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On Aug. 9, 1945, Sakue Shimohira heard the sirens and ran with her younger sister and a nephew into an air-raid shelter about 800 meters from ground zero in Nagasaki.

With the flash and then a blast, the young girl briefly lost consciousness. Afterward, they were forced to stay in the shelter until the fires blazing outside lessened and then fled to a relative’s house.

A few days later, she found the remains of her mother and older sister under the rubble. Their bodies were burned so badly they fell apart in her hands.

Eventually, Shimohira’s hair fell out, spots appeared on her skin and she began finding blood in her stool. At 31 years of age, she had to have a full hysterectomy to get rid of a fibroid.

She also suffered emotionally. She was ashamed when high school classmates told her that an infection to a surgical incision smelled. And she was devastated by the suicide of the sister who had survived with her in the air-raid shelter.

“She asked me time and again to go together to our mother’s place,” Shimohira, now 71, said. “I could not stop her from committing suicide.”

Shimohira applied to the government to be recognized as an A-bomb survivor after she developed chronic hepatitis. A person recognized by the state as suffering from radiation illness can receive about 140,000 yen a month for special treatment.

Her application was rejected in May 2003. The Health, Labor and Welfare Ministry argued in a document that her chronic hepatitis “is a symptom that appears in people who are not A-bomb victims, and it cannot be said the symptom is due to the A-bomb.”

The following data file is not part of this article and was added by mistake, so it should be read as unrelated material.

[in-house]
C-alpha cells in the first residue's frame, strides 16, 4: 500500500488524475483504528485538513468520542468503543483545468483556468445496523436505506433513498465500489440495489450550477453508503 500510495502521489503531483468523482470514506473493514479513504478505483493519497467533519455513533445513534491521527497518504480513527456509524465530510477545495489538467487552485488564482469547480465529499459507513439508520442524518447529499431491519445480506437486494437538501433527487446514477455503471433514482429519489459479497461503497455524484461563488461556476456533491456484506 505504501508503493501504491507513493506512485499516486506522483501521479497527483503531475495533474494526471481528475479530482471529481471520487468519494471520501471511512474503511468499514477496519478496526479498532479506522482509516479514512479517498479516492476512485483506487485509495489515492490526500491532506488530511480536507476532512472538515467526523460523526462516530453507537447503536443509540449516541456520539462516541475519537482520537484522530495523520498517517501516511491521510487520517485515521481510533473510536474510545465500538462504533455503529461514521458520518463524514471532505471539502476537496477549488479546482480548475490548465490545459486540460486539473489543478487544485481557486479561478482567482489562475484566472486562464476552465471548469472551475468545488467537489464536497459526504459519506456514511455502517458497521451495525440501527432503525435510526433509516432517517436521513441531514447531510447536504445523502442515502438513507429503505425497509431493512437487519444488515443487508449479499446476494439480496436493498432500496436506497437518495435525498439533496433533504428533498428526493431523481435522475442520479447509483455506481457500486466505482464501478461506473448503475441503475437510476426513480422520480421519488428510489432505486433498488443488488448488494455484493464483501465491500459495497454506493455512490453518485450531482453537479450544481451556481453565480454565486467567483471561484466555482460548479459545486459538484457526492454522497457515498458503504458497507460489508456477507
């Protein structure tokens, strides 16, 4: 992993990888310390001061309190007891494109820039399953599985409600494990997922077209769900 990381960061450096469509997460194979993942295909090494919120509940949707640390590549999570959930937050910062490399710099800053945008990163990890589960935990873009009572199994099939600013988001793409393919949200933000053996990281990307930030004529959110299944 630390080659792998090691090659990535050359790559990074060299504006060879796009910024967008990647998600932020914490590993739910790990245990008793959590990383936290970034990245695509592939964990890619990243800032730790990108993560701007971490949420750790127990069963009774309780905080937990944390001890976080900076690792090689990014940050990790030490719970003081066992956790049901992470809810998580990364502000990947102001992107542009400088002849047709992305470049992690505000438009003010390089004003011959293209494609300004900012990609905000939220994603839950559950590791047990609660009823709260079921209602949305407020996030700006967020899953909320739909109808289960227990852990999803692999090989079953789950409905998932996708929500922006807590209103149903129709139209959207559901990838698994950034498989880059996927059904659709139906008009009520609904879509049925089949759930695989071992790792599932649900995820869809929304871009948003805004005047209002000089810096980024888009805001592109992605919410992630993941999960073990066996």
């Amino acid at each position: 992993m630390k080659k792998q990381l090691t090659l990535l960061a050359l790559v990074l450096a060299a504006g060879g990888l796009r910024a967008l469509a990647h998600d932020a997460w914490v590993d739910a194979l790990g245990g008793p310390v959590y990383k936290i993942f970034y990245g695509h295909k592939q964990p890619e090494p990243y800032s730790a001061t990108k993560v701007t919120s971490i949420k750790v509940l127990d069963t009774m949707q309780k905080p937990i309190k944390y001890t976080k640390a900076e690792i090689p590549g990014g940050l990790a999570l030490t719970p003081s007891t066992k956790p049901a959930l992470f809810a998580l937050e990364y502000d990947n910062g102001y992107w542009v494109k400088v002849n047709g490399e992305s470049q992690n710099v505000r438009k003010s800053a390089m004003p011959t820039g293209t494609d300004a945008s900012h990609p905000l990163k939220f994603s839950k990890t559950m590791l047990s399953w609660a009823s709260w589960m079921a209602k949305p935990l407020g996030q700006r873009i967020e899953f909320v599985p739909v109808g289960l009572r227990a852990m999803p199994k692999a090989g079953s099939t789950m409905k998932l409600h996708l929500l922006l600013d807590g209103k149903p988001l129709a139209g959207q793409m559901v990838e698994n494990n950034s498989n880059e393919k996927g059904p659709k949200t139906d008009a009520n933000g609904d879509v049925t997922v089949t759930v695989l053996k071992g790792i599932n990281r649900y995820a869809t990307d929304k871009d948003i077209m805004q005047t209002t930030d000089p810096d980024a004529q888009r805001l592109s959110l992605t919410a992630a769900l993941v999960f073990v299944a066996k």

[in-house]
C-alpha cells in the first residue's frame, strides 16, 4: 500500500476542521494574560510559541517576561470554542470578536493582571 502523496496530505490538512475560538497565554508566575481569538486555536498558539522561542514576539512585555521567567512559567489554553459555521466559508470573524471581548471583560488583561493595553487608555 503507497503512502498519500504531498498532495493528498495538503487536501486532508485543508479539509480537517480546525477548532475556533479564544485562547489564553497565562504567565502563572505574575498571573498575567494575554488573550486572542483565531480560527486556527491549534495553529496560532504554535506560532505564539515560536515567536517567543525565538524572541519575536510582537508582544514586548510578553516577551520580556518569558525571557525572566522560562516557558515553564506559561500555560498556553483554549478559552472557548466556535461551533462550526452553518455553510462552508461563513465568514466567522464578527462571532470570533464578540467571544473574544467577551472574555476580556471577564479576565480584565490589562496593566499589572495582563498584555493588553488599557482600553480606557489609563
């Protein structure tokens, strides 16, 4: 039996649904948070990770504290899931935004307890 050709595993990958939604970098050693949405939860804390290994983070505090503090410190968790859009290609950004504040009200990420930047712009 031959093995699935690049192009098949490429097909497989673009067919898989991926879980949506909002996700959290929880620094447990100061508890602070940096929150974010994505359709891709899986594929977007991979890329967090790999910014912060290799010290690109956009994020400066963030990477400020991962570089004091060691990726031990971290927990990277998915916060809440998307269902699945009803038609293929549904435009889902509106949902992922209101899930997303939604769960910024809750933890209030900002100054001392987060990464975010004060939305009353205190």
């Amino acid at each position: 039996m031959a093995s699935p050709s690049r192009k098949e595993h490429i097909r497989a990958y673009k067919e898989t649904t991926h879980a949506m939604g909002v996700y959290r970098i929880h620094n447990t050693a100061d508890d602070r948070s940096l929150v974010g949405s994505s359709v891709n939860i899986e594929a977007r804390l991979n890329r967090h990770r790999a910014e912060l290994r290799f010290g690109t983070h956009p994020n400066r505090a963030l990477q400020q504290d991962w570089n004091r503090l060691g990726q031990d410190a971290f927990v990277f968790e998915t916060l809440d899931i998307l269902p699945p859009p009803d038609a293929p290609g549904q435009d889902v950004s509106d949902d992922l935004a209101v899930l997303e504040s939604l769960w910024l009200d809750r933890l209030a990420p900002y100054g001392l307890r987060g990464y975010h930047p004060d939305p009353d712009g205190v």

Shimohira is just one of a number of people who have filed lawsuits against the government after it told them it did not believe their medical problems were clearly caused by exposure to radiation. These conditions include cancer, liver problems, thyroid disorders, angina and side effects from blast burns.

The government has issued bomb-survivor health cards to about 260,000 people in Hiroshima and Nagasaki, but as of the end of March 2005, only 2,251 were recognized as suffering from diseases related to A-bomb radiation.

On May 12, the Osaka District Court ruled that nine plaintiffs, including two who were not in Hiroshima or Nagasaki when the bombs were dropped, should be eligible for special medical payments, thus widening the scope on certifying sufferers of A-bomb-related diseases.

“Frankly speaking, I hate (to be part of) a trial. It’s really painful for me to expose the scars in my mind and wounds still on my body,” Shimohira said.

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